Photo from the ODT files
Southern GPs are being asked to change their prescribing
habits to free up funds for other health services.
Reducing Southern general practices' $44 million annual
medicines bill would help relieve ''considerable financial
pressure'' on the Southern District Health Board, a letter to
GPs this week from Bpac says.
Bpac, a Dunedin-based medical education organisation, has
been contracted by the board for the six-month project.
Versions of the letter have been sent to more than 800 GPs,
practice nurses and pharmacists in the South.
Using practice-specific prescribing data, Bpac would meet
individual practices to discuss their prescribing.
From its analysis of Southern prescribing, Bpac had
identified that medicines were mostly prescribed
''However, we have noted that there are some small but very
specific changes that can be made that have the potential to
save a significant amount of money, without compromising
outcomes for your patients.
''We hope you'll find this a useful and interesting exercise.
We also hope that you will be open to considering making
changes that have the potential to free up money that will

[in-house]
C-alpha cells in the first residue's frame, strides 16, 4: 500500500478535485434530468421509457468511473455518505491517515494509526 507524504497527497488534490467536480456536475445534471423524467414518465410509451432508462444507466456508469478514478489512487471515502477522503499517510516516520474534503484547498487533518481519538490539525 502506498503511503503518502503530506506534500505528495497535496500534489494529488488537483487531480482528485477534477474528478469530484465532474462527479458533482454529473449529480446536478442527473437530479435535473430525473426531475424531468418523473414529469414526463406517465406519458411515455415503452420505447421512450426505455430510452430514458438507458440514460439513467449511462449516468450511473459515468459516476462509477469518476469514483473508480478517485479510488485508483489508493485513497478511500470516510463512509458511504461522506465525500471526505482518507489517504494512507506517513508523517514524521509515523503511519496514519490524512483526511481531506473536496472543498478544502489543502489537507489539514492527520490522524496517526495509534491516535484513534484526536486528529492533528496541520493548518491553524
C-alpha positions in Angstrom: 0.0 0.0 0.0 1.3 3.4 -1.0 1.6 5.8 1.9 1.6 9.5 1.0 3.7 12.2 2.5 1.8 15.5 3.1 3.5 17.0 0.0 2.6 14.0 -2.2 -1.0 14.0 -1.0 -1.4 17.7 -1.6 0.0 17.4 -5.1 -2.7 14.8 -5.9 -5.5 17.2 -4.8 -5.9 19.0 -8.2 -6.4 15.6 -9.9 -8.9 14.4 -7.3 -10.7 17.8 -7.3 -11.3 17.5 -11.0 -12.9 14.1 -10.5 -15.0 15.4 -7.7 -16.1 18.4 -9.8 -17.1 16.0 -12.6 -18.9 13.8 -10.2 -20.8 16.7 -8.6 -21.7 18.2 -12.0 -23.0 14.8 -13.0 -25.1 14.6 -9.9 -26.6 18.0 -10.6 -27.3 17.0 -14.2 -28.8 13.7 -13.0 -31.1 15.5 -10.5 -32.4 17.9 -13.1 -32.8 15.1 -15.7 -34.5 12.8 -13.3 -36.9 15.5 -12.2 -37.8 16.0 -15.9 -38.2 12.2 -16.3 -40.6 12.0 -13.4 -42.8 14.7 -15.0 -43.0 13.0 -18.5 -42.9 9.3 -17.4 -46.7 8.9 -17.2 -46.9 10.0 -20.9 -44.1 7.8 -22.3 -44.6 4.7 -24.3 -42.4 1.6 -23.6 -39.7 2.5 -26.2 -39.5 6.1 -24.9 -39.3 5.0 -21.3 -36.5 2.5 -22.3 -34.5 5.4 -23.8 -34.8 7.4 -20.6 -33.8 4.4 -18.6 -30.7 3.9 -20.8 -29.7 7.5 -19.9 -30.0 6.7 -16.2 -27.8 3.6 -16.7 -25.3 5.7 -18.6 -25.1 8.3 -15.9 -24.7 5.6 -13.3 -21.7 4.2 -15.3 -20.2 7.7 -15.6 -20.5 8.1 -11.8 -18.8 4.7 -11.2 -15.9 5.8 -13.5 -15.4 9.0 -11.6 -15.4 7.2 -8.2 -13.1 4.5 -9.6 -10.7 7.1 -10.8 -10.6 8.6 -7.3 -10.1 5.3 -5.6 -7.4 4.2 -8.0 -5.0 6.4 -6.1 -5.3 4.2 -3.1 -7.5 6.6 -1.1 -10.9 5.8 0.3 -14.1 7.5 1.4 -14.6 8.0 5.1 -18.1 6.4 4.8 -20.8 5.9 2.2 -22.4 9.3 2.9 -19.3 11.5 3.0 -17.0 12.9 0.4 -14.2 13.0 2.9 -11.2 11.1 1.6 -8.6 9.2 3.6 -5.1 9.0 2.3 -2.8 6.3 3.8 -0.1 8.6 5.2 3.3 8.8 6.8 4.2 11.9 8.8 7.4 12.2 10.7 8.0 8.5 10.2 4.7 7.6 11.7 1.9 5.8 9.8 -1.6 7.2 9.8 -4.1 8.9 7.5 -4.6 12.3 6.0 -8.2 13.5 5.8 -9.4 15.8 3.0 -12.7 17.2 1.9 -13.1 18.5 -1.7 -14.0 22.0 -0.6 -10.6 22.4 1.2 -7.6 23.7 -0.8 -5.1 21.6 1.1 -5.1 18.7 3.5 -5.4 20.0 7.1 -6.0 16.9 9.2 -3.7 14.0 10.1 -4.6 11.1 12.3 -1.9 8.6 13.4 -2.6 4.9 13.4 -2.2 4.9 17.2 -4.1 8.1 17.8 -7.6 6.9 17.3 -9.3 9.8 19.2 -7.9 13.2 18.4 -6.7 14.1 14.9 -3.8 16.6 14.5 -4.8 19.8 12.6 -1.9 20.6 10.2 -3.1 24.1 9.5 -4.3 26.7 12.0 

ultimately allow the DHB to provide more services for your
patients,'' the letter says.
Potential savings are as high as several million dollars a
year, and should make care safer for patients, Bpac manager
Tony Fraser told the Otago Daily Times.
''We have identified areas of prescribing where if we make
different choices it would be more cost effective.
''These are areas that are well supported by evidence. It is
perhaps areas where there is new evidence on treatment or
''If we don't have some sound evidence that it's going to
improve, or at least give the same outcome as the current
pattern of prescribing, [then] it's just not on the agenda,''
Mr Fraser said.
New Zealanders were targeted by drug advertisers touting
newer medicines which were were not necessarily the safest or
''It has a very large impact,'' Mr Fraser said when asked
about the impact of advertising on prescribing.
Bpac aimed to counter the influence of drug advertisers. ''We
want to get our message out there as well ... because
otherwise it's very one-sided.''
Bpac wanted GPs to see the relationship between the medicine
bill and the availability of other essential services for
Asked if Bpac was targeting multi-prescribing for older
people, Mr Fraser said it was not a particular focus of the
Multi-prescribing was a problem to address in future, with
careful planning involving support from various health
Amity Health Centre GP Dr Susie Lawless said when contacted
Bpac provided a valuable information service for GPs, and she
was comfortable with its additional focus on Southern
''As GPs, I think we are all very aware of minimising
medication overuse or wastage, and personalised, specific
feedback is a useful tool to address this.
''What we would be concerned about is any move to constrain
prescribing that compromised patient care, but I see no
evidence that this is approaching the issue in this way,'' Dr